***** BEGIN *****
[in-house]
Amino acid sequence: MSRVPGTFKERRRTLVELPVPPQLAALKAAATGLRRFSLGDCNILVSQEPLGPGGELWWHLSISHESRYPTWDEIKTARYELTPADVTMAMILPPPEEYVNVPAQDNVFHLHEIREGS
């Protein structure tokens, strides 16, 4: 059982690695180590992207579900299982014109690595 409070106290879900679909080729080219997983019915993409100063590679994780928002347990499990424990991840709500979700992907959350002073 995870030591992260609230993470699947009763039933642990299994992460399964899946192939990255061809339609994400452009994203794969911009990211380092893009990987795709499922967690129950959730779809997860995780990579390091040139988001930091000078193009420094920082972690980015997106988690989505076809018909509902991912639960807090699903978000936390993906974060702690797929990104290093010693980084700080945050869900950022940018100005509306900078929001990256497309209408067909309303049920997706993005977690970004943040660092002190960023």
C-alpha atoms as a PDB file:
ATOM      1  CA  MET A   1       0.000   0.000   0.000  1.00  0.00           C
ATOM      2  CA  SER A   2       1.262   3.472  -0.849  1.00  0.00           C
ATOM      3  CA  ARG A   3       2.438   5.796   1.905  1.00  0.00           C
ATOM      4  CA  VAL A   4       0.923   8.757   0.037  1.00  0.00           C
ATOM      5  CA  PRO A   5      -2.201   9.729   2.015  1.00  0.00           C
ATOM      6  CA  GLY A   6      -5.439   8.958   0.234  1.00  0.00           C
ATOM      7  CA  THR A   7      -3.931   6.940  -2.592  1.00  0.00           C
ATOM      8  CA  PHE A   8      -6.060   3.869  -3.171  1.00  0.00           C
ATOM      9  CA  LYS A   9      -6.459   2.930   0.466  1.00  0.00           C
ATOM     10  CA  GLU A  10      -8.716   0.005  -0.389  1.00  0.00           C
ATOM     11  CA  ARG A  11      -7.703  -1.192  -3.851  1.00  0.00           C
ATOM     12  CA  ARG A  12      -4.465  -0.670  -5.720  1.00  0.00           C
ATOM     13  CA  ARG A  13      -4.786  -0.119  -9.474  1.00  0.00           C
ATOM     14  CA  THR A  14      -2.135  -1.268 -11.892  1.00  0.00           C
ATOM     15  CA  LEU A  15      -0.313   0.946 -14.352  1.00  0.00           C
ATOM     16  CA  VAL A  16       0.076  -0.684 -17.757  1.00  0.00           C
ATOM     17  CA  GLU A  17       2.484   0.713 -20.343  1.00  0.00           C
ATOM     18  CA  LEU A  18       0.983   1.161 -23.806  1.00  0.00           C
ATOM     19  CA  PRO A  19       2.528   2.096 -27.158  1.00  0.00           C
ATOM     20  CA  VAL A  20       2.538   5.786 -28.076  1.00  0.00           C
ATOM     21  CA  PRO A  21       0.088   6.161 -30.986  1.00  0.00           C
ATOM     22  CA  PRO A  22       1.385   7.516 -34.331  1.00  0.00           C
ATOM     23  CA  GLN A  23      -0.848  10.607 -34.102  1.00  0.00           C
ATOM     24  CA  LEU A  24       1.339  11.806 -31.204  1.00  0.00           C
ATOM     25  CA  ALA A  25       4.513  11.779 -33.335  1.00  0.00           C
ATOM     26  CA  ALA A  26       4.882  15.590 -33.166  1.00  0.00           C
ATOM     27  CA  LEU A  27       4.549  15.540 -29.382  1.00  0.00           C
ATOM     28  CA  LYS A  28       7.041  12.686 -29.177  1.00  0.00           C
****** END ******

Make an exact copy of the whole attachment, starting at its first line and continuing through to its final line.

[in-house]
Amino acid sequence: MSRVPGTFKERRRTLVELPVPPQLAALKAAATGLRRFSLGDCNILVSQEPLGPGGELWWHLSISHESRYPTWDEIKTARYELTPADVTMAMILPPPEEYVNVPAQDNVFHLHEIREGS
């Protein structure tokens, strides 16, 4: 059982690695180590992207579900299982014109690595 409070106290879900679909080729080219997983019915993409100063590679994780928002347990499990424990991840709500979700992907959350002073 995870030591992260609230993470699947009763039933642990299994992460399964899946192939990255061809339609994400452009994203794969911009990211380092893009990987795709499922967690129950959730779809997860995780990579390091040139988001930091000078193009420094920082972690980015997106988690989505076809018909509902991912639960807090699903978000936390993906974060702690797929990104290093010693980084700080945050869900950022940018100005509306900078929001990256497309209408067909309303049920997706993005977690970004943040660092002190960023």
C-alpha atoms as a PDB file:
ATOM      1  CA  MET A   1       0.000   0.000   0.000  1.00  0.00           C
ATOM      2  CA  SER A   2       1.262   3.472  -0.849  1.00  0.00           C
ATOM      3  CA  ARG A   3       2.438   5.796   1.905  1.00  0.00           C
ATOM      4  CA  VAL A   4       0.923   8.757   0.037  1.00  0.00           C
ATOM      5  CA  PRO A   5      -2.201   9.729   2.015  1.00  0.00           C
ATOM      6  CA  GLY A   6      -5.439   8.958   0.234  1.00  0.00           C
ATOM      7  CA  THR A   7      -3.931   6.940  -2.592  1.00  0.00           C
ATOM      8  CA  PHE A   8      -6.060   3.869  -3.171  1.00  0.00           C
ATOM      9  CA  LYS A   9      -6.459   2.930   0.466  1.00  0.00           C
ATOM     10  CA  GLU A  10      -8.716   0.005  -0.389  1.00  0.00           C
ATOM     11  CA  ARG A  11      -7.703  -1.192  -3.851  1.00  0.00           C
ATOM     12  CA  ARG A  12      -4.465  -0.670  -5.720  1.00  0.00           C
ATOM     13  CA  ARG A  13      -4.786  -0.119  -9.474  1.00  0.00           C
ATOM     14  CA  THR A  14      -2.135  -1.268 -11.892  1.00  0.00           C
ATOM     15  CA  LEU A  15      -0.313   0.946 -14.352  1.00  0.00           C
ATOM     16  CA  VAL A  16       0.076  -0.684 -17.757  1.00  0.00           C
ATOM     17  CA  GLU A  17       2.484   0.713 -20.343  1.00  0.00           C
ATOM     18  CA  LEU A  18       0.983   1.161 -23.806  1.00  0.00           C
ATOM     19  CA  PRO A  19       2.528   2.096 -27.158  1.00  0.00           C
ATOM     20  CA  VAL A  20       2.538   5.786 -28.076  1.00  0.00           C
ATOM     21  CA  PRO A  21       0.088   6.161 -30.986  1.00  0.00           C
ATOM     22  CA  PRO A  22       1.385   7.516 -34.331  1.00  0.00           C
ATOM     23  CA  GLN A  23      -0.848  10.607 -34.102  1.00  0.00           C
ATOM     24  CA  LEU A  24       1.339  11.806 -31.204  1.00  0.00           C
ATOM     25  CA  ALA A  25       4.513  11.779 -33.335  1.00  0.00           C
ATOM     26  CA  ALA A  26       4.882  15.590 -33.166  1.00  0.00           C
ATOM     27  CA  LEU A  27       4.549  15.540 -29.382  1.00  0.00           C
ATOM     28  CA  LYS A  28       7.041  12.686 -29.177  1.00  0.00           C